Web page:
CHARLIE HICKEY, This is Not Easy for Me 

(self-released): 3.5 Stars

This gifted South Pasadena native’s second EP’s distinguished by a melodic pop sense and strikingly self-aware lyrics. Heavyweight players (Jay Bellerose, Phoebe Bridgers, Jennifer Condos, Patrick Warren, Beck producer Tony Berg) deliver respectful support as the LA County High School for the Arts student contemplates romance, control and faith, and neatly summarizes teenage fugue in “I’m Alive”: “Tomorrow’s always coming, it’s giving me a break/ I do so much dreaming I forget that I’m awake.” Most compelling: the earnestly strummed “Broken,” its restless yearning for an unmet other expressed with remarkable eloquence by someone who hasn’t fully tasted the world. Yet. At Genghis Cohen in LA Friday, Aug. 5.





Anyway You Love, We Know How You Feel (Silver Arrow): 3. Stars

From the funk-rippled “Narcissus Soaking Wet” through the gospel-ized twang of “California Hymn” (“If someone’s listening only time will tell/ As we throw poems down the wishing well”), CRB cross-wire their trademark Southern-rocking jams with psychedelic rock and soul. “Give Us Back Our Eleven Days” is particularly trippy, with disembodied voices reverberating above percolating bass and guitar. Of the eight tracks, the punchy groove of “Leave My Guitar Alone” edges closest to Robinson’s Black Crowe days.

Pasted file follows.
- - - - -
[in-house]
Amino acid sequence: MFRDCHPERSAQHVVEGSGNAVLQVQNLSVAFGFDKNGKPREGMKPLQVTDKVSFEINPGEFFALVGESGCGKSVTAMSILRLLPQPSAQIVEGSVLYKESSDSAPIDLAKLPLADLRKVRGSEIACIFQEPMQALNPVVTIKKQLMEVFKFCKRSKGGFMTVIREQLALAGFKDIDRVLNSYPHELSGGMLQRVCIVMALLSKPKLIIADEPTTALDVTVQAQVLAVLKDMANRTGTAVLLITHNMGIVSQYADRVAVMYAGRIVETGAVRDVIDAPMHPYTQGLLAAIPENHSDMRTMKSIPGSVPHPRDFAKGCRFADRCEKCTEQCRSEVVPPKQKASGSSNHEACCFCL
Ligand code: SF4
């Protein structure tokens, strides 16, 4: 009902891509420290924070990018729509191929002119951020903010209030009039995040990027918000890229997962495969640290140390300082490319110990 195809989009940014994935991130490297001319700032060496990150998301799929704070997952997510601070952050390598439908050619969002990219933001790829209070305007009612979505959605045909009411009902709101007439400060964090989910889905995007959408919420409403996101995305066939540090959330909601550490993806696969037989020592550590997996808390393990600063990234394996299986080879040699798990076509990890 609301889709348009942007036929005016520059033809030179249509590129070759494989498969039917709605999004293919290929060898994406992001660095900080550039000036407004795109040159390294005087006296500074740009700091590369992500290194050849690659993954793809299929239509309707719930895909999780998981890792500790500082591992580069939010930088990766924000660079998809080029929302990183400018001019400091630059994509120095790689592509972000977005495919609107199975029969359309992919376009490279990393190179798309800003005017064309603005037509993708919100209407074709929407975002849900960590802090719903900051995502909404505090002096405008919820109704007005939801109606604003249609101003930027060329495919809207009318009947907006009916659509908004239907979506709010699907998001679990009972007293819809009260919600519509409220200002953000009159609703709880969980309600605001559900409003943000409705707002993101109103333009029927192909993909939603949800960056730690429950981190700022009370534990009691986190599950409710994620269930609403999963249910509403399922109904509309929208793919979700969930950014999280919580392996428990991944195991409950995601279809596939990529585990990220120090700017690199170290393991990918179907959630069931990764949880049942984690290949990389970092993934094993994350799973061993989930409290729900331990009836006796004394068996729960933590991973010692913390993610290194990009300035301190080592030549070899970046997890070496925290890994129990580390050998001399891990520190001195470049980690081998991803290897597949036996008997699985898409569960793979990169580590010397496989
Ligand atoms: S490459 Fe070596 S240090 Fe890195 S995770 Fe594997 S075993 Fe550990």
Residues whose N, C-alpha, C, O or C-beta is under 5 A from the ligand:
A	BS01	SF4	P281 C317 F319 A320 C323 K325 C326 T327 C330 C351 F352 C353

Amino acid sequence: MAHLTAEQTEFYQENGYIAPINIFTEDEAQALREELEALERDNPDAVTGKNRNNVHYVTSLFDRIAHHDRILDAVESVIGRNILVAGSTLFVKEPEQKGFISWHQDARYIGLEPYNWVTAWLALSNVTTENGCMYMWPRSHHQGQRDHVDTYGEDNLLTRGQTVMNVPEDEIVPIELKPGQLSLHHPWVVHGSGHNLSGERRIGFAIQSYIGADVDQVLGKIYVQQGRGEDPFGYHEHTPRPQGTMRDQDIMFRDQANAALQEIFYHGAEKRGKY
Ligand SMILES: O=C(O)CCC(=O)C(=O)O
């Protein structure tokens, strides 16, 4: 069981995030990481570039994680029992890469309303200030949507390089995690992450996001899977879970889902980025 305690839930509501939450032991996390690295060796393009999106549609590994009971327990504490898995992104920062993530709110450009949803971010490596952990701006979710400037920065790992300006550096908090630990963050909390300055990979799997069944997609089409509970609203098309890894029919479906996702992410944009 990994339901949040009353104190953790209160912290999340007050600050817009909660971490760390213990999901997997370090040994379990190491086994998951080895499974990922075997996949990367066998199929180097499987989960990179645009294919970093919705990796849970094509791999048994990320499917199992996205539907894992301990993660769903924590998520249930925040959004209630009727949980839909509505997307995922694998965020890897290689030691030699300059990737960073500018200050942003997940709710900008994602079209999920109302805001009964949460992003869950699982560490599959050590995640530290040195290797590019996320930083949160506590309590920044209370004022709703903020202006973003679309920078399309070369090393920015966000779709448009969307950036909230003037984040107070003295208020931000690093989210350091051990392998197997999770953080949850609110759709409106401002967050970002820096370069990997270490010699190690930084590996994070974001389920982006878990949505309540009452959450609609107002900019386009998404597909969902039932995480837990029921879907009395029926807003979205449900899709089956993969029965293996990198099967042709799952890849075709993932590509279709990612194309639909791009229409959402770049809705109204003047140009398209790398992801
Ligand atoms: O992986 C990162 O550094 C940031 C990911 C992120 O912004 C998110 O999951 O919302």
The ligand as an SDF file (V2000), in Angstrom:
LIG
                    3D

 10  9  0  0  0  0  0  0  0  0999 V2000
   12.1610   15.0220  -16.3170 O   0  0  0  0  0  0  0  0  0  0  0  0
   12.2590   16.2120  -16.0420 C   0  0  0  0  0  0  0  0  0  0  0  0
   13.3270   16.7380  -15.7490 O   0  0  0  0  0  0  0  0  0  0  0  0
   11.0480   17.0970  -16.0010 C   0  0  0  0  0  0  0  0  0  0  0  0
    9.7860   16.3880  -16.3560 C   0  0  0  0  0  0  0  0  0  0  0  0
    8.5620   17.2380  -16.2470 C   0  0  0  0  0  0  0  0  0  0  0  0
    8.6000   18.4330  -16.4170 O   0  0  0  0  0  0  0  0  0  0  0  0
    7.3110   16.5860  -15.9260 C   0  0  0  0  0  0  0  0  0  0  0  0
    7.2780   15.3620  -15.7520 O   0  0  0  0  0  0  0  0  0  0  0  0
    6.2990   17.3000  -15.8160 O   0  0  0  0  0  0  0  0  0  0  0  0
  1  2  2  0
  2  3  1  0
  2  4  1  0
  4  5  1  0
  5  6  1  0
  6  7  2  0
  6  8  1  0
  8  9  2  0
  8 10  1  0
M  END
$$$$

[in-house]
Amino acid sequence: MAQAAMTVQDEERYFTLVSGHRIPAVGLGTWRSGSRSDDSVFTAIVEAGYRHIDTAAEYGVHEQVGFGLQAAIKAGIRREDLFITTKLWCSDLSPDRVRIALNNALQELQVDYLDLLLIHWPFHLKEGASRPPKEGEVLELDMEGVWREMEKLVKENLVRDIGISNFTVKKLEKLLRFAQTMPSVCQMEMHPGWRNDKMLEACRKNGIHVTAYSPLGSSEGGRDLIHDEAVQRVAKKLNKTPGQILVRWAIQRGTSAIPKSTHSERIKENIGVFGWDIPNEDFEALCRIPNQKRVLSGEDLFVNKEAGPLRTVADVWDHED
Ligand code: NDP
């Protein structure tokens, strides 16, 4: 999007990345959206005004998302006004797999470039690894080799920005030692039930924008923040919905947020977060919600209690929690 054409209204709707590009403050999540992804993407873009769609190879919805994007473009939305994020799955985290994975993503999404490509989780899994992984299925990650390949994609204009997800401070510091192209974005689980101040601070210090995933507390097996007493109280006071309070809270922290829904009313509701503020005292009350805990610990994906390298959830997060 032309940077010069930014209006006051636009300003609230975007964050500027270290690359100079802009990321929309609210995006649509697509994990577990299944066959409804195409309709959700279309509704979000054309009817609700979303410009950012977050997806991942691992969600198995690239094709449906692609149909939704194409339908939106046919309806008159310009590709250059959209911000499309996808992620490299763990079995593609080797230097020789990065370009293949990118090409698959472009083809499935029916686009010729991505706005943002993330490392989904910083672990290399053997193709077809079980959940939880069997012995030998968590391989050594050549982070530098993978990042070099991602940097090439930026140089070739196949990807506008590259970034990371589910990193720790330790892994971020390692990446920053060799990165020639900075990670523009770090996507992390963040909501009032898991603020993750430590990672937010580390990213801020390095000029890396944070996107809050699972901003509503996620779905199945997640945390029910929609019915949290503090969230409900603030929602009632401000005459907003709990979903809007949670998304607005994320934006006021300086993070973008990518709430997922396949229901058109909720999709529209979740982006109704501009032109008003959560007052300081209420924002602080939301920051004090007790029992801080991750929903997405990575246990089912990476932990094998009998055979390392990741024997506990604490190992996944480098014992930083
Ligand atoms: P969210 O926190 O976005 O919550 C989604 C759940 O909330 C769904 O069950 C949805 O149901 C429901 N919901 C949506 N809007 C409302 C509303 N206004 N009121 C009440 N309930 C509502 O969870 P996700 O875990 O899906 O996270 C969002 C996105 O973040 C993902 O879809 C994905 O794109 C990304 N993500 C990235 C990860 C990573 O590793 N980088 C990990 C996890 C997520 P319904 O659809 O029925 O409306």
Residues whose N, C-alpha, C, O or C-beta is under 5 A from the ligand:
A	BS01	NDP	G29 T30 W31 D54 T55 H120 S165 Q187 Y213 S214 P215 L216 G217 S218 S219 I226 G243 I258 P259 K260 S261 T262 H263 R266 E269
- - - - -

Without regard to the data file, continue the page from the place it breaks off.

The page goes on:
LADIES GUN CLUB, Take My Love Away (LGC):  3.5 Stars

Onstage and in studio, Sally Jaye and Sarah Roberts have always merged the earthy and the ethereal via their alchemical harmonies. Here, after taking a break to start families, the soulful duo seem creatively recharged, with muscular, sometimes psychedelic guitars and organ adding bite to tracks like “Class Reunion,” “Black Crow” and a snappy take on the Talking Heads’ “Road to Nowhere.” Heavier rhythms dominate, but midway through, as if acknowledging their Southern roots, three tracks amp the twang; “Knowing She’s on Your Mind” aches like classic Patsy Cline.




CHELLE ROSE, Ridge Blood 

(Lil’ Damsel): 3.5 Stars

Give Rose’s songs time and they reveal sturdy bones dressed in tough storytelling lyrics (“We fit together like perfect rhyme/ But nothin’ lasts in this life”) and Sergio Webb’s evocative Dobro and guitar solos. Hers is not a pretty voice — she sounds like Ray Wylie Hubbard when snarling “Reckon With the Devil” — a fact she poignantly addresses during “Sing Pretty”: “Mama always wanted me to sing pretty/ It hurts her to hear the pain that I pour out.” Highlights: the title track (enhanced by Buddy Miller’s harmony), “Hidin Hole.”